|Date(s):||November 5, 1862 to April 14, 1865|
|Tag(s):||Nurisng, Women, Civil War|
|Course:||“Historian's Craft,” University of Alabama at Birmingham|
A Civil War hospital was no place for a high society woman, but Phoebe Pember took on the challange with ease. When most Southern women spent the war sewing and mending clothes, Pember spen it as the head matron of the largest hospital in the South. Pember chastised women who hit behind conventional modesty rather than volunttering for nursing assignments. As head matron she was in charge of making sure that the soldier of the wards were well taken care of by the other staff, often doing the work herself when it did not meet her standards. She was often seen at night at the bed side of a sick soldier or roaming the halls makeing sure all were resting comfortably. Going above and beyond her duties and not following the expetations of the surgeon that the nurses were to obey their orders and not make suggestions when it came to a patients well being, Pember was not a favorite of the male staff.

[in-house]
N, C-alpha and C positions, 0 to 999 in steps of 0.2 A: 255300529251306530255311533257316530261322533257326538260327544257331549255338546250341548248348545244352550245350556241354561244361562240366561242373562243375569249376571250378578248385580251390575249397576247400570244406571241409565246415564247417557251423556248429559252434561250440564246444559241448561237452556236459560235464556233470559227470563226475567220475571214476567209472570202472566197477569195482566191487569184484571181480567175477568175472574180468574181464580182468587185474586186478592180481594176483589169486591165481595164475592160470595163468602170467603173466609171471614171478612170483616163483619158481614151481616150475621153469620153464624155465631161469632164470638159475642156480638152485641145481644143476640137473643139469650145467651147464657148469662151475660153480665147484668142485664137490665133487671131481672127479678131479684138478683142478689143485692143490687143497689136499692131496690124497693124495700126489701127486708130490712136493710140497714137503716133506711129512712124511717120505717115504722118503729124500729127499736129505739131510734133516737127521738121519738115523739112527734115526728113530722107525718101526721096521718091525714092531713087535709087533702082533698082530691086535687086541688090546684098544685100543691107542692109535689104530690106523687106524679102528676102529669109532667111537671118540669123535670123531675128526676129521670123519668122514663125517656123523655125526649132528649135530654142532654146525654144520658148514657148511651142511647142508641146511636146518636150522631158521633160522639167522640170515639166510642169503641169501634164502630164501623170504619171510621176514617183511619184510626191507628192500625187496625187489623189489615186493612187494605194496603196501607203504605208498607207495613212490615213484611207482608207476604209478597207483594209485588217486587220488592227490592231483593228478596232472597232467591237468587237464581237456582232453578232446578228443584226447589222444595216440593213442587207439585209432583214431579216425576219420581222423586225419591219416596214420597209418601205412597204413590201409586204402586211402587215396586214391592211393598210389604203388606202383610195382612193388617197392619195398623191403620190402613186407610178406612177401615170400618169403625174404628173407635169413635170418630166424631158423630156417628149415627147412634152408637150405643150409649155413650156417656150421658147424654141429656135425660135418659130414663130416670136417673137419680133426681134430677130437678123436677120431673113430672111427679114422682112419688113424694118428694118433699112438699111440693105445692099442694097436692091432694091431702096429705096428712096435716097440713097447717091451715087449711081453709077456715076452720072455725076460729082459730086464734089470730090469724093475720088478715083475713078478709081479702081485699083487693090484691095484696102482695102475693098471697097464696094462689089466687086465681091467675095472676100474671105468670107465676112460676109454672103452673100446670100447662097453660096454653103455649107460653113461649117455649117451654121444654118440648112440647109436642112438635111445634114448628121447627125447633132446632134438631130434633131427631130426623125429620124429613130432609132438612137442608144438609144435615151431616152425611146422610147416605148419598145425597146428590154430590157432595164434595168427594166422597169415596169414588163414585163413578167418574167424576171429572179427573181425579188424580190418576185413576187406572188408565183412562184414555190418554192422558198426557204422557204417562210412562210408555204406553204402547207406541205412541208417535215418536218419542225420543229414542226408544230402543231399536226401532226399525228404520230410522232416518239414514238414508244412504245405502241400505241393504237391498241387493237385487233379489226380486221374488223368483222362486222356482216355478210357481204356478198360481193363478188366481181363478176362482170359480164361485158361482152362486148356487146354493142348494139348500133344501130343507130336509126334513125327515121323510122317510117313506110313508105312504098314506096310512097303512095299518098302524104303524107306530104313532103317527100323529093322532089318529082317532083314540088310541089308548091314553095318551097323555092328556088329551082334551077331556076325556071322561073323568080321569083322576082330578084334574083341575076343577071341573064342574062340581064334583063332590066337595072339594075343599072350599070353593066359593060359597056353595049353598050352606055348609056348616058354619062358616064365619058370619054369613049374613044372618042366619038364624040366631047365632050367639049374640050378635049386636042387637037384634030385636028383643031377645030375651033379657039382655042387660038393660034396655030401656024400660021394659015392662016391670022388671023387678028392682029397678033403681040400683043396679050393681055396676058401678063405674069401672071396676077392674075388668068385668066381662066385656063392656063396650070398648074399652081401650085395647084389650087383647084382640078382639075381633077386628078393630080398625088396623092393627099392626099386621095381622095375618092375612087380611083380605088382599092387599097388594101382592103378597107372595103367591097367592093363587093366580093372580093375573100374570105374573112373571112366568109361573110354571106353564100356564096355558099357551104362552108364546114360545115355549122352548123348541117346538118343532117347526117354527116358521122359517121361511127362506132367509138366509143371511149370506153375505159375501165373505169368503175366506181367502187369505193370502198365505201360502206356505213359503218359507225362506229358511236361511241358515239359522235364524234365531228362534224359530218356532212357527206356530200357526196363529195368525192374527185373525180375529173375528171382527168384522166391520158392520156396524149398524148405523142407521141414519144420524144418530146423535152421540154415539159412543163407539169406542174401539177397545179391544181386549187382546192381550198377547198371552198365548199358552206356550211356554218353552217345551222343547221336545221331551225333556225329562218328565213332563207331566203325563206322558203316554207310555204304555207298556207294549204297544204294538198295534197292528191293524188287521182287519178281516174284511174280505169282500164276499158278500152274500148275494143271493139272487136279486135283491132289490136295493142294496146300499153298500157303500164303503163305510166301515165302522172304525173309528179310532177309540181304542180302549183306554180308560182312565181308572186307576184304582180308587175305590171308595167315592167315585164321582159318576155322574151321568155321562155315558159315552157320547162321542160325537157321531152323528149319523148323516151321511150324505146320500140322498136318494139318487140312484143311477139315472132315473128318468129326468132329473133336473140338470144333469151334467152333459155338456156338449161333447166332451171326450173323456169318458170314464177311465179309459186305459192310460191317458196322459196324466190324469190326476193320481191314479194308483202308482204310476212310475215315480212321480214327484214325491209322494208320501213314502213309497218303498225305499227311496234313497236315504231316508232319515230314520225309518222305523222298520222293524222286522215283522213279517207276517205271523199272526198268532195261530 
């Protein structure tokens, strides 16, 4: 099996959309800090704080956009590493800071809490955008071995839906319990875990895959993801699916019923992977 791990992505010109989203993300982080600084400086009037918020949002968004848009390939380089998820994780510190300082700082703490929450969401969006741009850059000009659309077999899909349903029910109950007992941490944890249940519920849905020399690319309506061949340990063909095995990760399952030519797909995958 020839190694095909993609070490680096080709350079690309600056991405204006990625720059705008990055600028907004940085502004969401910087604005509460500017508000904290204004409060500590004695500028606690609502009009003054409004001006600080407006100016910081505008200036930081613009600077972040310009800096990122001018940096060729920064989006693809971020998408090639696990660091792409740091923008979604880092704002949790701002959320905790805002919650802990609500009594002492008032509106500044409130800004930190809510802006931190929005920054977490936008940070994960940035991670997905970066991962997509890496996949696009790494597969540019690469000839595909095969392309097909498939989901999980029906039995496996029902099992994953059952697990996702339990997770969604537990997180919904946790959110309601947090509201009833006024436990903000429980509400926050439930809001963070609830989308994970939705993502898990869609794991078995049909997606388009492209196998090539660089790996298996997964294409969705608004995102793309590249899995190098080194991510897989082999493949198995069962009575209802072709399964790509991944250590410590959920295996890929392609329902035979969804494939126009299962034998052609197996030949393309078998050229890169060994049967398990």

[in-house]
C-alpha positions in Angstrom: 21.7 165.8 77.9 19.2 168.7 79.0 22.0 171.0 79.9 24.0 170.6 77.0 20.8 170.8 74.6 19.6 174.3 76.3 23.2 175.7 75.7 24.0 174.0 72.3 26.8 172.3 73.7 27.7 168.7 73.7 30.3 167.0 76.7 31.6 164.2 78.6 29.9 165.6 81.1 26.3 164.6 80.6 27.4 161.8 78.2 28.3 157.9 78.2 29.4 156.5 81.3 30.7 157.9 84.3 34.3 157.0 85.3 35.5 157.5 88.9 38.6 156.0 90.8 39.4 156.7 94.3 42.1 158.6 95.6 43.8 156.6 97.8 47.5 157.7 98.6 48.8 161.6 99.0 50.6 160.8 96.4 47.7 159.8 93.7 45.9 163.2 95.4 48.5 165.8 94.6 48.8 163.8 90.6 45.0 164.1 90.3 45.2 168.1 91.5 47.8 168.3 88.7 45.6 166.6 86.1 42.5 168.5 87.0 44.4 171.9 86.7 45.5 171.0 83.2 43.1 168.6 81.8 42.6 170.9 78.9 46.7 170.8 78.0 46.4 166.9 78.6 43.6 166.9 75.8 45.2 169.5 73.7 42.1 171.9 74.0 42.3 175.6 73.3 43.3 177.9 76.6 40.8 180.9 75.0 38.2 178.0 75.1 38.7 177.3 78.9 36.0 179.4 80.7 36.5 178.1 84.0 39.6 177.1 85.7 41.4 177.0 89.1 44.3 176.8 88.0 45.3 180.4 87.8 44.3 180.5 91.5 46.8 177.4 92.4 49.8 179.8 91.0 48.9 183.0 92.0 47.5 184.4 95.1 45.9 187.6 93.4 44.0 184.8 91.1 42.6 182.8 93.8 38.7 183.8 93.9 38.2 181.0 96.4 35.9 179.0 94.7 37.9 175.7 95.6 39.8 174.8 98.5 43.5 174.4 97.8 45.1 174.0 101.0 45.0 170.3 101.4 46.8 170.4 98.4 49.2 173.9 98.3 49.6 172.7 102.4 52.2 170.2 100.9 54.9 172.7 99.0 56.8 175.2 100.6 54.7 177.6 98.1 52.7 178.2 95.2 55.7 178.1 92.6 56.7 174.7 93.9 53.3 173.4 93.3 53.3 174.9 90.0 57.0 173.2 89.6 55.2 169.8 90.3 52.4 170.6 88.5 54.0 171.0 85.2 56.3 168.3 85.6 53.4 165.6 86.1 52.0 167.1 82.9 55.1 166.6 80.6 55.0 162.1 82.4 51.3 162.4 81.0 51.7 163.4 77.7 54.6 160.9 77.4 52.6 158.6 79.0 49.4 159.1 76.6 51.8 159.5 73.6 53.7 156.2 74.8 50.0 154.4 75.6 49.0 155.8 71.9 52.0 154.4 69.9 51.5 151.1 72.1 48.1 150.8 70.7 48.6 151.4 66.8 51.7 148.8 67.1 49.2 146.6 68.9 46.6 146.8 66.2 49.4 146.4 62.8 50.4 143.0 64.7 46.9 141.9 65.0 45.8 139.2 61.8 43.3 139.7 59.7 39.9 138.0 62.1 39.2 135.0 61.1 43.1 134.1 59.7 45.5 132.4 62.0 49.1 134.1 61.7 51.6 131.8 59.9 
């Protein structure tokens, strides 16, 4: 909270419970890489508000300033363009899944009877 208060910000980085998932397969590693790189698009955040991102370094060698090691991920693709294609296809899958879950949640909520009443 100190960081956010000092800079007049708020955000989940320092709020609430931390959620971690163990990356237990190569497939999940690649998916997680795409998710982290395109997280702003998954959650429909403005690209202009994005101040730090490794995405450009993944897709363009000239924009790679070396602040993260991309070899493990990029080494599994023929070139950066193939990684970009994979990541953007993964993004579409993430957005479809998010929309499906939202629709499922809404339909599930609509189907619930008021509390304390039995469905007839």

Women who worked in the hospitals were often frowned upon and urged by their famileis to come back home. They along with society did not see the need for women to do such things and be around men that were not their husbands. For the nurses had to care for the sick and tent to their wounds often being exposed to male bodies for the first time. This did not waver Pember from her duties but made her stronger thorughtout the course of the war, helping to pave the war for women nurses in the future.